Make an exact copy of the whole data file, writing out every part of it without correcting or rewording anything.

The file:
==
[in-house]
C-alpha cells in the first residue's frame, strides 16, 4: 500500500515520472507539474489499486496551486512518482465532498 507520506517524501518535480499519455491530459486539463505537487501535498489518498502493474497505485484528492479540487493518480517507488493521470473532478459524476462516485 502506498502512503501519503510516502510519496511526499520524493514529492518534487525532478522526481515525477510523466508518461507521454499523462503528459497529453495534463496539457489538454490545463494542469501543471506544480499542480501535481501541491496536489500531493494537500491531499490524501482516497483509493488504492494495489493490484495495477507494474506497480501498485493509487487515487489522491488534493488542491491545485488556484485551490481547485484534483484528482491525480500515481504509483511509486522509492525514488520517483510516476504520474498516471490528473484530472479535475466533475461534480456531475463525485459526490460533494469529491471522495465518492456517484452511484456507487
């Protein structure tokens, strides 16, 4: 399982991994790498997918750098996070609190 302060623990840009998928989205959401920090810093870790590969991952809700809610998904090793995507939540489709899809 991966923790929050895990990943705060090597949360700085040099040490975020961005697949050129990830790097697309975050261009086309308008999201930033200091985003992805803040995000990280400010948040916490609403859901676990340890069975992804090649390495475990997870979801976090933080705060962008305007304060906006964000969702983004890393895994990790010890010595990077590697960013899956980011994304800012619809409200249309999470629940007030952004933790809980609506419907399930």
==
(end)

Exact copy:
[in-house]
C-alpha cells in the first residue's frame, strides 16, 4: 500500500515520472507539474489499486496551486512518482465532498 507520506517524501518535480499519455491530459486539463505537487501535498489518498502493474497505485484528492479540487493518480517507488493521470473532478459524476462516485 502506498502512503501519503510516502510519496511526499520524493514529492518534487525532478522526481515525477510523466508518461507521454499523462503528459497529453495534463496539457489538454490545463494542469501543471506544480499542480501535481501541491496536489500531493494537500491531499490524501482516497483509493488504492494495489493490484495495477507494474506497480501498485493509487487515487489522491488534493488542491491545485488556484485551490481547485484534483484528482491525480500515481504509483511509486522509492525514488520517483510516476504520474498516471490528473484530472479535475466533475461534480456531475463525485459526490460533494469529491471522495465518492456517484452511484456507487
């Protein structure tokens, strides 16, 4: 399982991994790498997918750098996070609190 302060623990840009998928989205959401920090810093870790590969991952809700809610998904090793995507939540489709899809 991966923790929050895990990943705060090597949360700085040099040490975020961005697949050129990830790097697309975050261009086309308008999201930033200091985003992805803040995000990280400010948040916490609403859901676990340890069975992804090649390495475990997870979801976090933080705060962008305007304060906006964000969702983004890393895994990790010890010595990077590697960013899956980011994304800012619809409200249309999470629940007030952004933790809980609506419907399930």